Adopting a new dog can be a very exciting time. The days of searching for the perfect new family member are over and now it’s time to settle down to the business of integrating your new pet into the family. Of all of the post-adoption details, however, taking your pet to the vet is the most important step of all. Your veterinarian can ensure your pet is healthy and can warn you of any potential health issues that are invisible to the naked eye. Your doctor will start the examination on your pet’s eyes and ears, although what they’ll be looking for will be a bit different depending if your pet is a dog or cat, and finish at their rear end, giving your animal a completely thorough exam.
Much like their feline friends, dogs who come from a group environment are also prone to respiratory infections with the most common being kennel cough (bordetella bronchiseptica). It’s not uncommon to bring your dog home from the shelter or rescue and have them come down with a dry, hacking cough. If properly treated with antibiotics and an anti-tussant (anti-cough) medication, kennel cough is a relatively benign illness. Because of their predisposition to eating feces and always because they’re sharing kennels with other dogs, it’s fairly common for dogs to come from the shelter with diarrhea. There are a variety of reasons the dog could have diarrhea. Most shelters feed a variety of food (as they get food based on donations) so a lot of dogs will show GI upset from the constant diet changes. They may also have diarrhea because of worms or other parasites like giardia and coccidia. Whether or not your dog comes home with diarrhea, it’s a wise idea to have a fecal sample run so your doctor can start a round of anti-parasitic medication. If you live in a hot, humid environment–particularly the southern United States–it’s a wise idea to have a heartworm test run, too, if your shelter hasn’t already. A small amount of blood will be run and a laboratory test will be conducted to see if your pet is infected. Most shelters will have run this before putting a dog up for adoption unless you adopted from a more rural, under-funded shelter.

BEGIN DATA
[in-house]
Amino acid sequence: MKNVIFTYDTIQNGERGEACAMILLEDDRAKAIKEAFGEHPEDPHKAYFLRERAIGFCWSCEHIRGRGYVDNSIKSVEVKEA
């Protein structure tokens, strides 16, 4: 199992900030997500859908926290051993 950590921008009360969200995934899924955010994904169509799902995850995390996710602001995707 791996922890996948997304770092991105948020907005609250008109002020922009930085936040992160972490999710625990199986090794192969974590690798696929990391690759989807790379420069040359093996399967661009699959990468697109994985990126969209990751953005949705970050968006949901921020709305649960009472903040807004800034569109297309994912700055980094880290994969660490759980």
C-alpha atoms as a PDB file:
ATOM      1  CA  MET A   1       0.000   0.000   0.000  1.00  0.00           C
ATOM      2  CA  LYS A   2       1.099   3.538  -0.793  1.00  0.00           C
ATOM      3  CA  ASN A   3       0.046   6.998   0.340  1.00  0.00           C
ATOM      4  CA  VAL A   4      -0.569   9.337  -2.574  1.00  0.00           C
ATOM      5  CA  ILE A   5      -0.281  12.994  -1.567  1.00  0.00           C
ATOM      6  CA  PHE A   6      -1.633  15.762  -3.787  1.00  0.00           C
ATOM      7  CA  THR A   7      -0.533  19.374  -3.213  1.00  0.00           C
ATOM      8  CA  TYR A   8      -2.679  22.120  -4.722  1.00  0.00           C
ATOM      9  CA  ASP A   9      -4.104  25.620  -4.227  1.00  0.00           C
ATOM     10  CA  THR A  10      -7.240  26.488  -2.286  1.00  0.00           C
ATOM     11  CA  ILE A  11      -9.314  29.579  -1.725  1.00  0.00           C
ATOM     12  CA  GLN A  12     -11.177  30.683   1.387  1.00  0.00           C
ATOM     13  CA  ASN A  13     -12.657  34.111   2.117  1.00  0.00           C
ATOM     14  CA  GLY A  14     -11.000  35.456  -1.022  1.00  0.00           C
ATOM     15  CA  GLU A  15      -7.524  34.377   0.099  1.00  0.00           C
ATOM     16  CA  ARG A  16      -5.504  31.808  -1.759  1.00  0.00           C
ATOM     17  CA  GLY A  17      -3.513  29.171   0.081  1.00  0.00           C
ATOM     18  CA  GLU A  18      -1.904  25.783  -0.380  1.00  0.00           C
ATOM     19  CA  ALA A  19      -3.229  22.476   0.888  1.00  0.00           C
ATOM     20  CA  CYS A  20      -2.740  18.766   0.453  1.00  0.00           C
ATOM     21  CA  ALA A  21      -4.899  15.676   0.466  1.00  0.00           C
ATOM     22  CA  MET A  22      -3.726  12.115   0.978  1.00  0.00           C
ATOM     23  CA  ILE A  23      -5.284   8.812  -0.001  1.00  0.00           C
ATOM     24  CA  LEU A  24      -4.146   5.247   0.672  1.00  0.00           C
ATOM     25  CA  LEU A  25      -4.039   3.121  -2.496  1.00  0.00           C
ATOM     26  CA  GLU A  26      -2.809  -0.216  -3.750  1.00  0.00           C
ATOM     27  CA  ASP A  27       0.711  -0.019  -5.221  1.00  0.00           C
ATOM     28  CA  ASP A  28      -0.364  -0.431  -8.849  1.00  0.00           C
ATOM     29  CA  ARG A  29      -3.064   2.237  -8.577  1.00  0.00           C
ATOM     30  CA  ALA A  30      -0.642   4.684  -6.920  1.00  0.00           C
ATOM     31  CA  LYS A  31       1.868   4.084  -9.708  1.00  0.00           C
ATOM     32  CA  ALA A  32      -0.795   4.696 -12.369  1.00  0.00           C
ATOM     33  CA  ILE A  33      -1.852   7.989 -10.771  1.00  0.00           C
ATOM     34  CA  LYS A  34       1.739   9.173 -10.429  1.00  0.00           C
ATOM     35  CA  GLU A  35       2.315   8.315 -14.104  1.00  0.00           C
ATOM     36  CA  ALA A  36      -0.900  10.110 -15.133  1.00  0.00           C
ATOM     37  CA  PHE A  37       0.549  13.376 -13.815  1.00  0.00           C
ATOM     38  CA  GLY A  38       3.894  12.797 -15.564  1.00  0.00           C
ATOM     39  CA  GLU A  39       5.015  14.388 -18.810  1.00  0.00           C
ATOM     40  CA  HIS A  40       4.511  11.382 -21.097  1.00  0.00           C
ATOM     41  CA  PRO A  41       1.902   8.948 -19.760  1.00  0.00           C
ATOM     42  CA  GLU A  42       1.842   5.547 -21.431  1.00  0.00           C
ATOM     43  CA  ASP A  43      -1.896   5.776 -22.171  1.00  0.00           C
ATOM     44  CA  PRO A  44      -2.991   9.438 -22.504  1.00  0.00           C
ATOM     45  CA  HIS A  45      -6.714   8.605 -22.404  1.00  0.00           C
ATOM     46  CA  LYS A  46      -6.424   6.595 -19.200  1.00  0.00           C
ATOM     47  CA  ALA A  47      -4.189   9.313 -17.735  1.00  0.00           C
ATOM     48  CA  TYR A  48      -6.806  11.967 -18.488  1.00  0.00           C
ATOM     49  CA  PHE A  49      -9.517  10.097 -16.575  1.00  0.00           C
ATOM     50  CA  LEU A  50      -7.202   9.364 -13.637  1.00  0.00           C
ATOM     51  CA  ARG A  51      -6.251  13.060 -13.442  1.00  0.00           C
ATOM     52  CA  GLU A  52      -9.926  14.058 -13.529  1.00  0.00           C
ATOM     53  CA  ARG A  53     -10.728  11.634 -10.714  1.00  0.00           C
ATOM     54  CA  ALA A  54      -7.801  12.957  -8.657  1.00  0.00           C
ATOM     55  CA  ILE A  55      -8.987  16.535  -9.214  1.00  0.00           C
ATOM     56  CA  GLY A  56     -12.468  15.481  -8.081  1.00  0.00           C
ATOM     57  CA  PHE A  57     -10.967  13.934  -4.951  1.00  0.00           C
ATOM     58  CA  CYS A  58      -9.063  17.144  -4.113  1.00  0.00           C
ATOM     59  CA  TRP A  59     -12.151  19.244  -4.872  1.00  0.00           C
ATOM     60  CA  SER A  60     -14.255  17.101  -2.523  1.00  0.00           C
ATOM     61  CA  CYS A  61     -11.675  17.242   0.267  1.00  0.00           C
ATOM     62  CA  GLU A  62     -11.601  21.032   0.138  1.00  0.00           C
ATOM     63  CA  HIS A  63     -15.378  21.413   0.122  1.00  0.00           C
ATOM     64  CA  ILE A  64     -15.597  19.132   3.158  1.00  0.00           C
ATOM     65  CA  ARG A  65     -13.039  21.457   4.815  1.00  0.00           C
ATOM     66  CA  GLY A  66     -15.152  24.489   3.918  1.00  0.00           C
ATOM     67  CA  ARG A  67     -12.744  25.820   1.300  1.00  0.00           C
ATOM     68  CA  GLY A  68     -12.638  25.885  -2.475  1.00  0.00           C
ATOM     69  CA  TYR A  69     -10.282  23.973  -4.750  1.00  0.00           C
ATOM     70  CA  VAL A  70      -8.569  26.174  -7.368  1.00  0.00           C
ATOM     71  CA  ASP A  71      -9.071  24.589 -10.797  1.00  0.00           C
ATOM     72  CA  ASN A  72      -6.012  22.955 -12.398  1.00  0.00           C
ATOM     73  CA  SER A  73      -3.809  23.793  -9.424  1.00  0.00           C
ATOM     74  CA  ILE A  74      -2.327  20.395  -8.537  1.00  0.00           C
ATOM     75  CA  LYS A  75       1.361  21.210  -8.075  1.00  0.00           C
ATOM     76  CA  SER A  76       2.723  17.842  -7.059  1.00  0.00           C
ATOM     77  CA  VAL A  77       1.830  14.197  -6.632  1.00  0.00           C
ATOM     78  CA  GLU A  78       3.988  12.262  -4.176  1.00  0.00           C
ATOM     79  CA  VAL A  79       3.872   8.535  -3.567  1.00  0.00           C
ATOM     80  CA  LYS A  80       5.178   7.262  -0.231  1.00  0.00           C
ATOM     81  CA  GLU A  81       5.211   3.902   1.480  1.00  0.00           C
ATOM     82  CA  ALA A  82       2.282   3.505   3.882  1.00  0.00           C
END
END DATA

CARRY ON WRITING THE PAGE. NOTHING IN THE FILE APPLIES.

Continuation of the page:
If your cat has any kind of ocular discharge, they may have an upper respiratory infection (URI), which is fairly common in cats who have come from a shelter environment. Usually the discharge will be yellow or green and will cake the lids of your cat’s eyes. Sometimes an ophthalmic antibiotic ointment will be prescribed to clear up any potential bacterial infections. Generally if there’s eye discharge, you’ll notice a runny nose, too. The discharge from the nose can be clear or can be a yellow or green color as well. The vet will do a thorough listening of your kitty’s lungs, making sure they’re not filled with fluid from a URI. Your cat’s ears will also be inspected carefully as cats, particularly ones that have come off of the street, are commonly carriers of ear mites. They will feel your cat’s coat and examine their skin to ensure there aren’t any dermatological infections. After you adopt, your shelter will probably give you a voucher for a free veterinarian examination. Use it! A good health inspection is crucial to making sure your new pet is healthy. There’s nothing worse than your family falling in love with a new dog or cat and finding out they have a serious health condition. Not to mention, it’s a great idea to establish a good relationship with your veterinarian as you dive into the world of pet ownership.
Informational credit to Central Animal Emergency Clinic, a Vancouver animal hospital.